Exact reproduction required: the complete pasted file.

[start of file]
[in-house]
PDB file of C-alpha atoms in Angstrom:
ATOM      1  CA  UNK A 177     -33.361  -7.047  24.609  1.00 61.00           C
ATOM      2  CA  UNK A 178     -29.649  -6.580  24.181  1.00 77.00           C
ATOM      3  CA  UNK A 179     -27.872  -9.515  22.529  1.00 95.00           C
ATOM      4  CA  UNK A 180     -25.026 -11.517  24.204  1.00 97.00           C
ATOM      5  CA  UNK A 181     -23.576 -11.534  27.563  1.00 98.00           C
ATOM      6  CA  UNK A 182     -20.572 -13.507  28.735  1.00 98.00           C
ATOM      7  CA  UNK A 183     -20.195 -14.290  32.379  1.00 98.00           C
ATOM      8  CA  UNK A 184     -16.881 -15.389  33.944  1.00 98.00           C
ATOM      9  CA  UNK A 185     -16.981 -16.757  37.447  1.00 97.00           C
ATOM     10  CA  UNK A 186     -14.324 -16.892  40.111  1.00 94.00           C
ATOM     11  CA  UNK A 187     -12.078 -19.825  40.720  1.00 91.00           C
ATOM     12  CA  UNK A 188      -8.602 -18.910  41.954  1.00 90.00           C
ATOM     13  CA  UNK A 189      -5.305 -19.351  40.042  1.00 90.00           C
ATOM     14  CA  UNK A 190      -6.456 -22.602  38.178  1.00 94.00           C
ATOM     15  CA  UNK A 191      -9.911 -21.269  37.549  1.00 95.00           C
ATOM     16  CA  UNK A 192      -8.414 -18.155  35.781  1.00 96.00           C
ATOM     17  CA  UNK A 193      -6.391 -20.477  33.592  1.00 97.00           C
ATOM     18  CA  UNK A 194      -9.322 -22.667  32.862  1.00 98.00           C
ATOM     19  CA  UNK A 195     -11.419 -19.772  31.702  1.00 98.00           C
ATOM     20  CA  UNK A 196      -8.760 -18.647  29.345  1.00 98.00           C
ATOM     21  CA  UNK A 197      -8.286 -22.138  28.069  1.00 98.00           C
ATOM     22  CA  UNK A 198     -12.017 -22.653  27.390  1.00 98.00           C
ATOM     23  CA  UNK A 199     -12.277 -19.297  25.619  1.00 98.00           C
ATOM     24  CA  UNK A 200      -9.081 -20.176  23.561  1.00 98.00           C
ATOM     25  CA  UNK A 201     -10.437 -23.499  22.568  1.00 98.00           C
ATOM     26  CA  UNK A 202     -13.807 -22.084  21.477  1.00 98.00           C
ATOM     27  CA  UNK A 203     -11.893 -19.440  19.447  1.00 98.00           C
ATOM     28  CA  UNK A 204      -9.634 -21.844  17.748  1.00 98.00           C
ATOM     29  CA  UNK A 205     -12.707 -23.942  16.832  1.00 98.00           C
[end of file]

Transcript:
[in-house]
PDB file of C-alpha atoms in Angstrom:
ATOM      1  CA  UNK A 177     -33.361  -7.047  24.609  1.00 61.00           C
ATOM      2  CA  UNK A 178     -29.649  -6.580  24.181  1.00 77.00           C
ATOM      3  CA  UNK A 179     -27.872  -9.515  22.529  1.00 95.00           C
ATOM      4  CA  UNK A 180     -25.026 -11.517  24.204  1.00 97.00           C
ATOM      5  CA  UNK A 181     -23.576 -11.534  27.563  1.00 98.00           C
ATOM      6  CA  UNK A 182     -20.572 -13.507  28.735  1.00 98.00           C
ATOM      7  CA  UNK A 183     -20.195 -14.290  32.379  1.00 98.00           C
ATOM      8  CA  UNK A 184     -16.881 -15.389  33.944  1.00 98.00           C
ATOM      9  CA  UNK A 185     -16.981 -16.757  37.447  1.00 97.00           C
ATOM     10  CA  UNK A 186     -14.324 -16.892  40.111  1.00 94.00           C
ATOM     11  CA  UNK A 187     -12.078 -19.825  40.720  1.00 91.00           C
ATOM     12  CA  UNK A 188      -8.602 -18.910  41.954  1.00 90.00           C
ATOM     13  CA  UNK A 189      -5.305 -19.351  40.042  1.00 90.00           C
ATOM     14  CA  UNK A 190      -6.456 -22.602  38.178  1.00 94.00           C
ATOM     15  CA  UNK A 191      -9.911 -21.269  37.549  1.00 95.00           C
ATOM     16  CA  UNK A 192      -8.414 -18.155  35.781  1.00 96.00           C
ATOM     17  CA  UNK A 193      -6.391 -20.477  33.592  1.00 97.00           C
ATOM     18  CA  UNK A 194      -9.322 -22.667  32.862  1.00 98.00           C
ATOM     19  CA  UNK A 195     -11.419 -19.772  31.702  1.00 98.00           C
ATOM     20  CA  UNK A 196      -8.760 -18.647  29.345  1.00 98.00           C
ATOM     21  CA  UNK A 197      -8.286 -22.138  28.069  1.00 98.00           C
ATOM     22  CA  UNK A 198     -12.017 -22.653  27.390  1.00 98.00           C
ATOM     23  CA  UNK A 199     -12.277 -19.297  25.619  1.00 98.00           C
ATOM     24  CA  UNK A 200      -9.081 -20.176  23.561  1.00 98.00           C
ATOM     25  CA  UNK A 201     -10.437 -23.499  22.568  1.00 98.00           C
ATOM     26  CA  UNK A 202     -13.807 -22.084  21.477  1.00 98.00           C
ATOM     27  CA  UNK A 203     -11.893 -19.440  19.447  1.00 98.00           C
ATOM     28  CA  UNK A 204      -9.634 -21.844  17.748  1.00 98.00           C
ATOM     29  CA  UNK A 205     -12.707 -23.942  16.832  1.00 98.00           C